Chef Annita Potter has launched the fabulous Viand Club in Darlinghurst and McLeish Wines are excited to be the featured winery, sitting alongside her world class Thai dishes.
We were lucky enough to sit down and ask Annita a few questions while curating an amazing menu to be paired with McLeish Wines.
1: What was it that reeled you in to a love of Thai cuisine?
I couldn’t say for certain what it was – it certainly wasn’t just one thing, I guess it was more of a feeling then anything else.
After completing my training and qualifications in French cooking, I moved to Paris for a job and rented an apartment in the 13th arrondissement – the Asian Quarter. Wandering the neighbourhood on days off, I discovered so many hole- in- the- wall restaurants serving freshly made dumplings, noodles, curries and the most incredible fresh produce markets – I couldn’t get enough. Flavours I had never experienced before, produce I had never seen or understood how to cook. It opened my western eyes to another world. I decided while I was living and working there that my time cooking western food was coming to an end and a new beginning cooking Asian food was on my horizon. Shortly after I moved to Thailand and from then on it’s been a constant reel of love for everything Thai.
There is something about the poetic harmony of cooking a Thai dish that has so many ingredients, all as strong and unique but when marryied together creates an incredible experience. I wanted to cook and eat like that.
2: How important is wine for you when it comes to food?
Wine is as essential as food is for me, the relationship between the two is such an exciting experience.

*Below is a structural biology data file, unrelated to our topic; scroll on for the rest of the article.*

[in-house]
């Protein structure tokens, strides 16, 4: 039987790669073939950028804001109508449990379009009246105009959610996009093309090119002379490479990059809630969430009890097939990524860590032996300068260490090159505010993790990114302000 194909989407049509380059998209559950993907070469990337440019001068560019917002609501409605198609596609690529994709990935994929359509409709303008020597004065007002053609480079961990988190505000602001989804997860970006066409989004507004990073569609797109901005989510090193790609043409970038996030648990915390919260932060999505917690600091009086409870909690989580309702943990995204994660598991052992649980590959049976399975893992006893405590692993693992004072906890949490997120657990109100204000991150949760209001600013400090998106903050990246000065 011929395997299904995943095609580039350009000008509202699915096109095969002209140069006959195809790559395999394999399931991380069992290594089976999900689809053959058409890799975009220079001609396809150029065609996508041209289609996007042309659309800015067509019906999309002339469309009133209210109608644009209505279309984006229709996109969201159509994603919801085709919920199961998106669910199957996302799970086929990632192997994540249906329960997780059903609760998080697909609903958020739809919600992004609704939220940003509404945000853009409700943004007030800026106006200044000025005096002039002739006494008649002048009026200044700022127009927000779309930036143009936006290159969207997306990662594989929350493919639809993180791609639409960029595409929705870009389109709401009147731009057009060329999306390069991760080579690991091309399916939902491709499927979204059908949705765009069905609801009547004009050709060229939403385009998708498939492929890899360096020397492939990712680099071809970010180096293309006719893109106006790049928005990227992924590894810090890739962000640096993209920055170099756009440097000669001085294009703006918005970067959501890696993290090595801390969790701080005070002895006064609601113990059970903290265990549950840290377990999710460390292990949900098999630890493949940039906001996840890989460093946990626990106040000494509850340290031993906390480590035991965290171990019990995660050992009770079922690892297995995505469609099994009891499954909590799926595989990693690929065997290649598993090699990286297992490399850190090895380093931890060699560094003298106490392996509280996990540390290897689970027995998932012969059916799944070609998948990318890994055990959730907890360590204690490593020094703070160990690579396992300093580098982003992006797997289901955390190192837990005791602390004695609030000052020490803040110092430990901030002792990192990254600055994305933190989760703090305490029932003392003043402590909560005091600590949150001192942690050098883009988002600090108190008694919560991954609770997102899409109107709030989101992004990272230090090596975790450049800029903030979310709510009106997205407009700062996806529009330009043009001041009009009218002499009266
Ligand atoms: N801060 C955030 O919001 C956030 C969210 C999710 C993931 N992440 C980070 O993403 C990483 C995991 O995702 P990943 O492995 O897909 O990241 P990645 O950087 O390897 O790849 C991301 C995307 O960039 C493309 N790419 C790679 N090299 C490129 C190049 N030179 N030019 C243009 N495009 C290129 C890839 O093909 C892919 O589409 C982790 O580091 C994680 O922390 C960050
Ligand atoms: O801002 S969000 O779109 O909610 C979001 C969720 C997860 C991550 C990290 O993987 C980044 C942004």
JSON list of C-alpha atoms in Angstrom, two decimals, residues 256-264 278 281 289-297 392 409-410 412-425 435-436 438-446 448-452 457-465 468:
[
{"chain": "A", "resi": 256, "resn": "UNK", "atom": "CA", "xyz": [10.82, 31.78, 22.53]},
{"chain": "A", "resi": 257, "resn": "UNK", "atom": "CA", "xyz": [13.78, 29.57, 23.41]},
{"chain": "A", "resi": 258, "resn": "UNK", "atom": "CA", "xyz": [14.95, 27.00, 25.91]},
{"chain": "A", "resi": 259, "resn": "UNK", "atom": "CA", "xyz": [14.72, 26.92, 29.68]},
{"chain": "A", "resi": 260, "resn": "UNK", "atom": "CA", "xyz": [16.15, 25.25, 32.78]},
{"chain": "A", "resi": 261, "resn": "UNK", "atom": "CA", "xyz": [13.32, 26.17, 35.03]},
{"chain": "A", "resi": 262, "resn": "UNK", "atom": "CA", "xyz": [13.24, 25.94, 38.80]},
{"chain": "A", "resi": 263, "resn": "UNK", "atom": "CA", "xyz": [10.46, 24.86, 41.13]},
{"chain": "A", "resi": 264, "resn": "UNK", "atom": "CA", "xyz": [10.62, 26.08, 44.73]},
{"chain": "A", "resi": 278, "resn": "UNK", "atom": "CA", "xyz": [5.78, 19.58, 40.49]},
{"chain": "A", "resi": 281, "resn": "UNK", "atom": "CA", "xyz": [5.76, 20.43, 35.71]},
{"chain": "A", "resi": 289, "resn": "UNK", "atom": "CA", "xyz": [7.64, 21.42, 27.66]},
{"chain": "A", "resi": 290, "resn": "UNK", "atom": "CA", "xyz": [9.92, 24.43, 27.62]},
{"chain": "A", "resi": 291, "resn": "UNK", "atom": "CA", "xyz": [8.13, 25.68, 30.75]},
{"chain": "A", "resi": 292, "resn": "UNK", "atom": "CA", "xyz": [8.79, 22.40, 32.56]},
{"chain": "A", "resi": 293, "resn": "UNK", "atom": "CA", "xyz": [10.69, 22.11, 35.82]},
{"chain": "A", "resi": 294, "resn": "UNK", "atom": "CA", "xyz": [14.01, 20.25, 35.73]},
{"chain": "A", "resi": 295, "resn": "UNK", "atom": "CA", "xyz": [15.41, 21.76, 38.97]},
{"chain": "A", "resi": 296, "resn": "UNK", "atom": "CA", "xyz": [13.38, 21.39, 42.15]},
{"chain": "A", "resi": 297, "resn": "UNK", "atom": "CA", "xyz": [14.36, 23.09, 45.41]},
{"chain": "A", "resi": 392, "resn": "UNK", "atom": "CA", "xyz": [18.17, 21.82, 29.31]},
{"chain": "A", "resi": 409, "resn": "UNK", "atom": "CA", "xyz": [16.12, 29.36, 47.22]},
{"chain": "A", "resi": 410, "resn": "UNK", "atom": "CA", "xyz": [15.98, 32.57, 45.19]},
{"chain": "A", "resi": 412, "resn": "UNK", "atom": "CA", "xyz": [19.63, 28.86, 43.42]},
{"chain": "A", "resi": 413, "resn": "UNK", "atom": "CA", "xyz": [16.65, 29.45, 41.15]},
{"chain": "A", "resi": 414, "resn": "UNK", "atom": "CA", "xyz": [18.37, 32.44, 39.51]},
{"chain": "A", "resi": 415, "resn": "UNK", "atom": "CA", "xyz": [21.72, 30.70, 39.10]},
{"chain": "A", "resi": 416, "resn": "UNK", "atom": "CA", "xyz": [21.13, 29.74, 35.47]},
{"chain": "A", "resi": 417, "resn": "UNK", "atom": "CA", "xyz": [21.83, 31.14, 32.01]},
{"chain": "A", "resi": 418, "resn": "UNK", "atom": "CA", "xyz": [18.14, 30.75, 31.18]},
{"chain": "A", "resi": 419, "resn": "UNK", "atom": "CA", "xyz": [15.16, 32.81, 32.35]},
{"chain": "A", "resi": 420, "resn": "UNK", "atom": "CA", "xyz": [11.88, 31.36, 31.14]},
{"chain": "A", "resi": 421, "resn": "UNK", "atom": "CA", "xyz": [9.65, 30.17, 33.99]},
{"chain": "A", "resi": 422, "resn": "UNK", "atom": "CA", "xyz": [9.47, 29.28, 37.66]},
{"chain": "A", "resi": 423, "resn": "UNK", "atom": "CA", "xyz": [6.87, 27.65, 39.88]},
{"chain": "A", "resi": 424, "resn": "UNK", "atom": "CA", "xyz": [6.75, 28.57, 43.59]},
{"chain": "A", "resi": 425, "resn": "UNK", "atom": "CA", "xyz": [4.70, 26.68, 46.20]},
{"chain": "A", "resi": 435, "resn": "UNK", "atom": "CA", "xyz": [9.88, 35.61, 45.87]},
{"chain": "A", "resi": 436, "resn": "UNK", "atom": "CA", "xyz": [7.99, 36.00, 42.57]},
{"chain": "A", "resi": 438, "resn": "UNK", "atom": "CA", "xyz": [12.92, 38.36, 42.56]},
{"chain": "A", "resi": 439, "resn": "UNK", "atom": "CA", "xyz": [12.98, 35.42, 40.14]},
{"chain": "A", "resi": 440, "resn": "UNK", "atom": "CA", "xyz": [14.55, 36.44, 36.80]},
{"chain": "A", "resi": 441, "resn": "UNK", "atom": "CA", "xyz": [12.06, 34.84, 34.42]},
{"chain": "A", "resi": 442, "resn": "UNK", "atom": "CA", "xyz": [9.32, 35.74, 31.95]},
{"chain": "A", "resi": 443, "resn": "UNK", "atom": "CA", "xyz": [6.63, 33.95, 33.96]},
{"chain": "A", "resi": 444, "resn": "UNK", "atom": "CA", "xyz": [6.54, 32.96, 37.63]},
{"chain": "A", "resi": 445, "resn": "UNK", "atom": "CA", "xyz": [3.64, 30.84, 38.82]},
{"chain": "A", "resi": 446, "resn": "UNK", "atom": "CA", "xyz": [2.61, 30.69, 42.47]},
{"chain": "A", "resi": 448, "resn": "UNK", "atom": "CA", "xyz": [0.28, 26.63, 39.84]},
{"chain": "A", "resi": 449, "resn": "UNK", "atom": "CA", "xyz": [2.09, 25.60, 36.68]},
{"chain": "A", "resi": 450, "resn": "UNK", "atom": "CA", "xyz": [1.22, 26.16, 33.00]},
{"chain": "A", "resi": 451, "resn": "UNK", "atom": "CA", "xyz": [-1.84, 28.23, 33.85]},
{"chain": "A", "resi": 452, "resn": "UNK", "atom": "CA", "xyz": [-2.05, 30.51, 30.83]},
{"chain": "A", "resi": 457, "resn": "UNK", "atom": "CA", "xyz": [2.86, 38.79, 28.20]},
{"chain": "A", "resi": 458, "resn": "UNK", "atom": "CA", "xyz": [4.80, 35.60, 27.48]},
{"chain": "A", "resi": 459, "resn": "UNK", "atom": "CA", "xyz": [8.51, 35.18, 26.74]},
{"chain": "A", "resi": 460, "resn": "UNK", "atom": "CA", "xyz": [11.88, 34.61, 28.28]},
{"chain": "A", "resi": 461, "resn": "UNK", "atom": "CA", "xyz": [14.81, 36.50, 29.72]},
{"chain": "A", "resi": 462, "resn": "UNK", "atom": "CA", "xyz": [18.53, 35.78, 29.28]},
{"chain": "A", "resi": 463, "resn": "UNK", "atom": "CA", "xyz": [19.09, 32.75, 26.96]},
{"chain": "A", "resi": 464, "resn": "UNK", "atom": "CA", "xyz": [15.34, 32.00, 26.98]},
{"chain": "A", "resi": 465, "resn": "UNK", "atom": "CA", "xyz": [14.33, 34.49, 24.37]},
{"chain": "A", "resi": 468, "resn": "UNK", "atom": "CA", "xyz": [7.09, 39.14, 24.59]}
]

3: What is your favourite wine styles with Thai/Asian food?
It depends on what kind of Asian food I am eating. The complexity and flavours differ a lot between the cuisines. With Thai food, I usually head towards a Semillon, especially if it has a little age on it. Rieslings or Gewürztraminers of course especially if they have a little spritz, Unwooded Chardonnay’s and Soave and definitely Champagne. Fruit driven whites and with little residual sugar usually work the best. When it comes to reds, I find it becomes a little more complex almost precarious. The tricky part is choosing a red wine to drink and complement not dominate the food. I usually tend to stay on the lighter side of things. Gamay or Beaujolais with lots of fruit, a juicy Grenache or Burgundy is sometimes quite delicious or a Shiraz – especially the Hunter Shiraz. Its light compared to the Barossa Shiraz whilst still having a beautiful structure and an incredible lasting flavour. What an experience!
4: What can you tell us about the up and coming menu at viand over the next few weeks?
For me it always starts with one dish with everything else falling into place after that. Also being heavily driven by seasonal produce it depends on what is at its prime on the day. It certainly makes for an exciting procurement adventure. I could set out in the morning with a menu in mind and by the time I get back to the restaurant it will have completely changed, based on what I have gathered. Sometimes I think I am mad, but I wouldn’t have it any other way. While I was having a glass of the 2016 Reserve Chardonnay the other day, I was thinking stir-fried asian mushrooms with fermented bean curd and Thai basil, but then the following day when I was at the market I came across fresh torch ginger and turmeric leaves and my menu changed. Now, thinking a southern curry of Skull Island Prawns with toasted coconut, pickled torch ginger grilled with turmeric leaves, a stir fry of dried chillies and salted beef perhaps accompanied by the elegantly fruit driven Shiraz and thoughts of bringing back the delightful cuttlefish in its own ink with garlic flowers. I would love for you to come and join me for a dinner experience.
- McLeish Wines will feature at Viand Club til the 24th of February
- Bookings are essential Visit : https://www.viand.club/bookings